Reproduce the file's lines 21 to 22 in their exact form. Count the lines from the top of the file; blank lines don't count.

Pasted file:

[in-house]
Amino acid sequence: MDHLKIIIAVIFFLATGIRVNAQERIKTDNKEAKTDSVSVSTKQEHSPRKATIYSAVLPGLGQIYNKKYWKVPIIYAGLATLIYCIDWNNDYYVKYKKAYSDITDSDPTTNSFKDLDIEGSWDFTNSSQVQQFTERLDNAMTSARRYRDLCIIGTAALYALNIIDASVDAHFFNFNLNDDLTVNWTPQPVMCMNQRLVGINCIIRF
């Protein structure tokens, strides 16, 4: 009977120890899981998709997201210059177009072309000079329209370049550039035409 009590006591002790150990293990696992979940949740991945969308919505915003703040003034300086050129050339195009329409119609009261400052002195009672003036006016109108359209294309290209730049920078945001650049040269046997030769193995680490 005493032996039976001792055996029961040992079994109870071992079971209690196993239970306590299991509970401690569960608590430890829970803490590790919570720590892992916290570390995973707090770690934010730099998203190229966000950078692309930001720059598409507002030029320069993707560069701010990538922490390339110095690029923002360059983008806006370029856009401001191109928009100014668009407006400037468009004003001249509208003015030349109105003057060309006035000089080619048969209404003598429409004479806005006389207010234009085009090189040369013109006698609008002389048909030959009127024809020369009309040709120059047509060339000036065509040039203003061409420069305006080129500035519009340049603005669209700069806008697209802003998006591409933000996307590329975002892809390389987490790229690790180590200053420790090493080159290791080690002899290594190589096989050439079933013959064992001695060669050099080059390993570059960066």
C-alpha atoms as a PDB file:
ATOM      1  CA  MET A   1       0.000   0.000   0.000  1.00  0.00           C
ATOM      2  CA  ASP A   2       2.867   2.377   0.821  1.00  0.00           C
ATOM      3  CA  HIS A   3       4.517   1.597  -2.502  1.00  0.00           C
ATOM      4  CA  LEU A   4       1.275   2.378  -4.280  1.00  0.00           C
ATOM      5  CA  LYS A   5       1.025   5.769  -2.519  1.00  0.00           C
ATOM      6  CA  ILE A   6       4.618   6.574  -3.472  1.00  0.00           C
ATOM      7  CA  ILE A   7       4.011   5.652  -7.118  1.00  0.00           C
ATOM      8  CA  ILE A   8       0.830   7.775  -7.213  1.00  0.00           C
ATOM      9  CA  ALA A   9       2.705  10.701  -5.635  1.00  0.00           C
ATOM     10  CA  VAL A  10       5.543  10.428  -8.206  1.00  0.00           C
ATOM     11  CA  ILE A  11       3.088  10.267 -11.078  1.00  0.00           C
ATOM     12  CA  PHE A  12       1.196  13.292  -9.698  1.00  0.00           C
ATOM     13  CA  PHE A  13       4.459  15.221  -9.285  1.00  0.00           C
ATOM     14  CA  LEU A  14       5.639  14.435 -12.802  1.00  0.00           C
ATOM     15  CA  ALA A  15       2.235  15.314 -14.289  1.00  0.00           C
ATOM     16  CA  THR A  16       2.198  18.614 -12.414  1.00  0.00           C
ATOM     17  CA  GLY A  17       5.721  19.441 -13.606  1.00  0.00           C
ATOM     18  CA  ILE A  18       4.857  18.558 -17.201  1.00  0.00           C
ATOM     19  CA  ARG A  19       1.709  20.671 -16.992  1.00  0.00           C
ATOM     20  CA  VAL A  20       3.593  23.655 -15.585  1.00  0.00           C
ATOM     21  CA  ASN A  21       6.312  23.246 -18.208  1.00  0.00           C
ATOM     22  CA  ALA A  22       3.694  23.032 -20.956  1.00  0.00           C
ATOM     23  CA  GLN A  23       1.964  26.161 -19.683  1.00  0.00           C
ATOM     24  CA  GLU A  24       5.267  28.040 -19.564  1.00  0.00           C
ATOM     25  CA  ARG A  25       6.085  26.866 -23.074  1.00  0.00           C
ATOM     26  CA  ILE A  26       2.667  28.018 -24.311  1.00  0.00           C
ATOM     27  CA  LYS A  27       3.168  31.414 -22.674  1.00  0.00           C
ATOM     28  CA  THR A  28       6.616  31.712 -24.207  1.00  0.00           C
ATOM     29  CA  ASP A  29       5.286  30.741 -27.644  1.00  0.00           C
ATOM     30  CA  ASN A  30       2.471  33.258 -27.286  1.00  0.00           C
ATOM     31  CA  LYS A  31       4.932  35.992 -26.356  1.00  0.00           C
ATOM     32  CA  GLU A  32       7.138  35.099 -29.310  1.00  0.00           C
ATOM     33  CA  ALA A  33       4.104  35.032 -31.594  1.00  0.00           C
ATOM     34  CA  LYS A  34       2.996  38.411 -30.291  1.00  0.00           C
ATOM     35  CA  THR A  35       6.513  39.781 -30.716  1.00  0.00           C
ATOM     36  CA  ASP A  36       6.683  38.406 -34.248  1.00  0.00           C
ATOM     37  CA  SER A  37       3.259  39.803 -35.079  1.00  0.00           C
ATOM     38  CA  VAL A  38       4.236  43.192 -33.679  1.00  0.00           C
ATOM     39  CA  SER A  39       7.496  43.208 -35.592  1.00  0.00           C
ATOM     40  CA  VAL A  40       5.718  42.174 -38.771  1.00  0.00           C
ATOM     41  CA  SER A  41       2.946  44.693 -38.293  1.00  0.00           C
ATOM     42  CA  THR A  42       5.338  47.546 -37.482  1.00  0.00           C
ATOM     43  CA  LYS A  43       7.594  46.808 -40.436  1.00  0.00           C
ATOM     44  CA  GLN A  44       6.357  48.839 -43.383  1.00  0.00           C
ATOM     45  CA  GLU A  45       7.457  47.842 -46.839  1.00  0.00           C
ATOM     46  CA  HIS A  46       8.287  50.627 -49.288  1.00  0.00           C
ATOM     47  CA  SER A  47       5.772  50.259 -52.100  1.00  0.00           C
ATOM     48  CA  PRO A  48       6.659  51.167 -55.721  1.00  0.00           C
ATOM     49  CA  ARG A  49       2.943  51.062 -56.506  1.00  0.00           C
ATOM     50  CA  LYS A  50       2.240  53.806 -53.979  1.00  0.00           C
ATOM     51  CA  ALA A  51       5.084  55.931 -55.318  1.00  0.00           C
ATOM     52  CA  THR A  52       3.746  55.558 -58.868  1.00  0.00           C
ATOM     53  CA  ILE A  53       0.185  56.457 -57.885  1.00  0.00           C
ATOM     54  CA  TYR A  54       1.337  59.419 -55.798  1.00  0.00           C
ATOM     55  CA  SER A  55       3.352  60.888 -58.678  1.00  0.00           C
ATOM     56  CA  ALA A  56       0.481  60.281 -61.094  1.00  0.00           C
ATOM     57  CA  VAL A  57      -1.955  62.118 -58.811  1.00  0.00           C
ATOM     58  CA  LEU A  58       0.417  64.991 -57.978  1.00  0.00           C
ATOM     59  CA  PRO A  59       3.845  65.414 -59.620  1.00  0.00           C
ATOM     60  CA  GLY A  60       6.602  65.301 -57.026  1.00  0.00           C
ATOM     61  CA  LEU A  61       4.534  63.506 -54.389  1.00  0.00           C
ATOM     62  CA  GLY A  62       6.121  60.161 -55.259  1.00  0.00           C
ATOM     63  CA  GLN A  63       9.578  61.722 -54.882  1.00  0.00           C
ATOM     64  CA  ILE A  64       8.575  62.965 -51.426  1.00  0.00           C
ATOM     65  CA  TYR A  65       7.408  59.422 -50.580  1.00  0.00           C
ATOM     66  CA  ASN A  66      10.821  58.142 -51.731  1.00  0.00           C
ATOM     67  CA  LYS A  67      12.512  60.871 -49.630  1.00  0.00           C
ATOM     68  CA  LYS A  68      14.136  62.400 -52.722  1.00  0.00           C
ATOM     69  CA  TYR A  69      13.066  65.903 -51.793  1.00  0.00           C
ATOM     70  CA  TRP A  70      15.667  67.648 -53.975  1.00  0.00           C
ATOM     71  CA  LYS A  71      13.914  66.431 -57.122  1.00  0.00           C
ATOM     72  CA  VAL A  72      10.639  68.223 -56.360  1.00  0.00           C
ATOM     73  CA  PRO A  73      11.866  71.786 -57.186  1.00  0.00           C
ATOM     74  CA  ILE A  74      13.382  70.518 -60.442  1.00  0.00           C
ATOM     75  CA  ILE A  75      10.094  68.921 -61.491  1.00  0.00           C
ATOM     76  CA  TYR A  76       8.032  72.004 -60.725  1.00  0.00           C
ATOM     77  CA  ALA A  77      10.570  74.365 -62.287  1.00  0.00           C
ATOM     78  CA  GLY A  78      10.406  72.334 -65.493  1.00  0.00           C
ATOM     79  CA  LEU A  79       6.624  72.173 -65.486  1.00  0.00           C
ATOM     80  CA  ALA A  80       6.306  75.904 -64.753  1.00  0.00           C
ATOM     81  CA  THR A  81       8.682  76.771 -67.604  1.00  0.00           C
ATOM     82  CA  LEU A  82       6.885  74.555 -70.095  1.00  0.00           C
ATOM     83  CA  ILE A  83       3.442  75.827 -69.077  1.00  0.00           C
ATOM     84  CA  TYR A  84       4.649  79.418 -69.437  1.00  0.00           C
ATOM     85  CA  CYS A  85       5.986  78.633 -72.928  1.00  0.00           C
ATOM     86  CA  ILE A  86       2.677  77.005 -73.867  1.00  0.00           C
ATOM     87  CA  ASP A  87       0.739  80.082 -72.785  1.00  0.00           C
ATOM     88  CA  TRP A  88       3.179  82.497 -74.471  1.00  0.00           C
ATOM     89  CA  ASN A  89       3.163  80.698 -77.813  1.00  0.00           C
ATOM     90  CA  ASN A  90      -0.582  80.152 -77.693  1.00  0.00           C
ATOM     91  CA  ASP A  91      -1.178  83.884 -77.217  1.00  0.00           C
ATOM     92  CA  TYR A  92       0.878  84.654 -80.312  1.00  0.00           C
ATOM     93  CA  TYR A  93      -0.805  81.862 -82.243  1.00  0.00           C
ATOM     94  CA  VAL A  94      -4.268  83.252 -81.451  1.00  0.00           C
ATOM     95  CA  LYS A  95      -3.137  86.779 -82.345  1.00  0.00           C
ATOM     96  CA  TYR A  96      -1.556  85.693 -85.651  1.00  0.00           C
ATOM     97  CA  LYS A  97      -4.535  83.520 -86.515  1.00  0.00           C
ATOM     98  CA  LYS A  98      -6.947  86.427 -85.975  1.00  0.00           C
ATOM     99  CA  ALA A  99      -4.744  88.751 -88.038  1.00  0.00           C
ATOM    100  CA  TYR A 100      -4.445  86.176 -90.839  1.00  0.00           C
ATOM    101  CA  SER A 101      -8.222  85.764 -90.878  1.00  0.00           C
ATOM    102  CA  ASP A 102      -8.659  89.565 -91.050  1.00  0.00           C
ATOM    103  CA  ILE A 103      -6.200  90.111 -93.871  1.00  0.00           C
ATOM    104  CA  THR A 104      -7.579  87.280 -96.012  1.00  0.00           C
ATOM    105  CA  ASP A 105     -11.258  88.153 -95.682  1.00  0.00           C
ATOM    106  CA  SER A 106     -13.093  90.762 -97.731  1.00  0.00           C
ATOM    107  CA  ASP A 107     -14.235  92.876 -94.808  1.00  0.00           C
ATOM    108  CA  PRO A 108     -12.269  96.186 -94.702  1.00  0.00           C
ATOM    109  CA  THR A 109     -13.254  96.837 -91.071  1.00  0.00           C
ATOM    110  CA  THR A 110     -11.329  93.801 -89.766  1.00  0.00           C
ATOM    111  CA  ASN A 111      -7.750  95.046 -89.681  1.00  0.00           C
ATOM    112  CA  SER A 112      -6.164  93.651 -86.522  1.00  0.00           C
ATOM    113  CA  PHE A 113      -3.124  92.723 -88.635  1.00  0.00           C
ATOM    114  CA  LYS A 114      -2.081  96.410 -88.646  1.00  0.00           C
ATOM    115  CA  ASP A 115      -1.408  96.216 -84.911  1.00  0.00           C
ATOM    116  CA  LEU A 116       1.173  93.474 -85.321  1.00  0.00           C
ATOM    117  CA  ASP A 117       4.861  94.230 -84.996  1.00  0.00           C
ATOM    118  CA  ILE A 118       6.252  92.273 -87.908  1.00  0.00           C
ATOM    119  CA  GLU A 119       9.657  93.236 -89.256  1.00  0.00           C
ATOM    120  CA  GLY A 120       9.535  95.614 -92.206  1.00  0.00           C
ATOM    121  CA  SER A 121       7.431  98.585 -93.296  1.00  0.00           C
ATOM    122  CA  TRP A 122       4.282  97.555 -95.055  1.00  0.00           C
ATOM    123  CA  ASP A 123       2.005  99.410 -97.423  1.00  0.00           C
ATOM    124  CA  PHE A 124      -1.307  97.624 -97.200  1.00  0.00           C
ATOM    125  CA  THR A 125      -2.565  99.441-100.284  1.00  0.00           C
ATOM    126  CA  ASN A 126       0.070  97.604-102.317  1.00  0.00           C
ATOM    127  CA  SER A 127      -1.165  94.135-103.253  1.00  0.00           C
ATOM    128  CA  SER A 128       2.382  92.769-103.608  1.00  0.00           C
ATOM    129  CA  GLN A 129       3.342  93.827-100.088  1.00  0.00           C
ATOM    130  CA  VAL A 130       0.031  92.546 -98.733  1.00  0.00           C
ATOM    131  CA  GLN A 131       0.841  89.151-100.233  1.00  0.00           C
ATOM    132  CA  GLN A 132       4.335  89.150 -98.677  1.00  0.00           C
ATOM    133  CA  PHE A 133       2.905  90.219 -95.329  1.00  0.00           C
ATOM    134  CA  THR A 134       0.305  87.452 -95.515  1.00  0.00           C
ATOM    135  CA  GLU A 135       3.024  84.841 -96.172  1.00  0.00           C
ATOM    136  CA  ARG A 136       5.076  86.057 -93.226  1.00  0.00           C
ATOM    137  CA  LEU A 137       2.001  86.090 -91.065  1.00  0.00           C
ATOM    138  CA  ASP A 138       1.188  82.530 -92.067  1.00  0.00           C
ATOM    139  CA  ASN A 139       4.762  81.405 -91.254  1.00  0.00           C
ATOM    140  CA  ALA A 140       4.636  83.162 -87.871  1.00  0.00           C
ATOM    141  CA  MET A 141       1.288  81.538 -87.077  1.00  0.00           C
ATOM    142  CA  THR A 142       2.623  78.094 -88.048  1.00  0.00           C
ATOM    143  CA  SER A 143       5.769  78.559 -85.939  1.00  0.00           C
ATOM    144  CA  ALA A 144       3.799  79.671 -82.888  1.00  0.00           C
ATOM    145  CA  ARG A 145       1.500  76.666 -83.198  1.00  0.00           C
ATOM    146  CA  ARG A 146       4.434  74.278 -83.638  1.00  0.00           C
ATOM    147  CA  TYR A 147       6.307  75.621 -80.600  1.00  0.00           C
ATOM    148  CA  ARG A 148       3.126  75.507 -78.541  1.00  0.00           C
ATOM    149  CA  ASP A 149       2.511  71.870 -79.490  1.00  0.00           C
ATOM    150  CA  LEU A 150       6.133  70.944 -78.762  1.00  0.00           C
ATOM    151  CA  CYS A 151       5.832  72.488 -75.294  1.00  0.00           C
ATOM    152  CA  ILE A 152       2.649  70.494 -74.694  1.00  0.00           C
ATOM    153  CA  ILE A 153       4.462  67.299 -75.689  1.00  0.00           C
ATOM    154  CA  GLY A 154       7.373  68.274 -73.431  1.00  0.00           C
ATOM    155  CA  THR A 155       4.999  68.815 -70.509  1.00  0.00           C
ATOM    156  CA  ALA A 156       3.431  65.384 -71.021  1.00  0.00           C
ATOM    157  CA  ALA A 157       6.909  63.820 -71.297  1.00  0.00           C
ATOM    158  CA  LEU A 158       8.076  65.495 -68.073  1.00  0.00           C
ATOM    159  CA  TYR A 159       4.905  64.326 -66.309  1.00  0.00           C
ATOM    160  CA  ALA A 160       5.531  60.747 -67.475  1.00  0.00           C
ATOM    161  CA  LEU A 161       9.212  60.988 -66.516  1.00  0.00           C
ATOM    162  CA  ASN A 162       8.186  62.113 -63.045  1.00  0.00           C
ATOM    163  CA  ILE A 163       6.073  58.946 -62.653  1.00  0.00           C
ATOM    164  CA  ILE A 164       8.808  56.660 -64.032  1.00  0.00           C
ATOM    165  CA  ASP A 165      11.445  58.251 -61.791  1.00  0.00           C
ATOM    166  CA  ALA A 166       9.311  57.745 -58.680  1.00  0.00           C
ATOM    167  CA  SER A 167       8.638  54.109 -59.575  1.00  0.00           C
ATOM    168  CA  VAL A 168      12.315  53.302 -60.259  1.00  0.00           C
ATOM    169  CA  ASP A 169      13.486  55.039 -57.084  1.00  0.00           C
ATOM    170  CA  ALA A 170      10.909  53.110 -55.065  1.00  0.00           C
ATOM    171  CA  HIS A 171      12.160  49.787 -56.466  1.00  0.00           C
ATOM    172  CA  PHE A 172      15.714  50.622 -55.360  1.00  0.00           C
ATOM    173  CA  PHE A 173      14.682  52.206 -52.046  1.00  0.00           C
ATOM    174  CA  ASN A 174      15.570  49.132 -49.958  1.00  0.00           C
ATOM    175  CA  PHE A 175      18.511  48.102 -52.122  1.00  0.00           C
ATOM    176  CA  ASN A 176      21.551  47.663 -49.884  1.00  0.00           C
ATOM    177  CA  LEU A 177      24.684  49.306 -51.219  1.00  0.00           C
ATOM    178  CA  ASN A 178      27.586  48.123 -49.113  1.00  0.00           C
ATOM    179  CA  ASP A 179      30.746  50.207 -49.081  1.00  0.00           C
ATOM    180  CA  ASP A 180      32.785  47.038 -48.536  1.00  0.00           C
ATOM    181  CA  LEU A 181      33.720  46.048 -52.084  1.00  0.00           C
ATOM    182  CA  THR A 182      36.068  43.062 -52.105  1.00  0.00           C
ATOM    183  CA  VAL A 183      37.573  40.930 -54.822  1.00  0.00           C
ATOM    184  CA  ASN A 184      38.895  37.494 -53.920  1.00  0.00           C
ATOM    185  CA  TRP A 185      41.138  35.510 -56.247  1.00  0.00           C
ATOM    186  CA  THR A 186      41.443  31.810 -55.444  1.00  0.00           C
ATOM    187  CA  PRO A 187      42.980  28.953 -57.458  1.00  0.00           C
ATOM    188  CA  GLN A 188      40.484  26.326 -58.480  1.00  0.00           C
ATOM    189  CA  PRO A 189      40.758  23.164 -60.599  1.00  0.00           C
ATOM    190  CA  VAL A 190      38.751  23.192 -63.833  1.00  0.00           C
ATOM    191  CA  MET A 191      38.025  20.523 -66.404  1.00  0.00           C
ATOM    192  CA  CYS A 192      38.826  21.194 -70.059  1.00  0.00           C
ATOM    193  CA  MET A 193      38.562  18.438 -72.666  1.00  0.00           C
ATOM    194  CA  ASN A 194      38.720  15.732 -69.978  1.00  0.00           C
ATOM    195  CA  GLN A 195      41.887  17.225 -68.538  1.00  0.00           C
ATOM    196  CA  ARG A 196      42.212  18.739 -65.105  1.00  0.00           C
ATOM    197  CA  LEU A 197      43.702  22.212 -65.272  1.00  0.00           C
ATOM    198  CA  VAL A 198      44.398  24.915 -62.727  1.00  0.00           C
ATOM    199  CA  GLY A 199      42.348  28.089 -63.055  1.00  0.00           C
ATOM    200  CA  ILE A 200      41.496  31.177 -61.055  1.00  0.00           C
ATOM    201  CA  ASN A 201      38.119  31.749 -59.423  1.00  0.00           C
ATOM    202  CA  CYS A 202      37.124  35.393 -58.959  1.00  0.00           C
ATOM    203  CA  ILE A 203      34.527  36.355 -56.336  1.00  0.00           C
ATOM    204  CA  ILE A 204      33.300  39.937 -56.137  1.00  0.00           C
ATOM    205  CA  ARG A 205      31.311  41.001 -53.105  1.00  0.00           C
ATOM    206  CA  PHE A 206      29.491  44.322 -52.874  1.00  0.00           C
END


ATOM     17  CA  GLY A  17       5.721  19.441 -13.606  1.00  0.00           C
ATOM     18  CA  ILE A  18       4.857  18.558 -17.201  1.00  0.00           C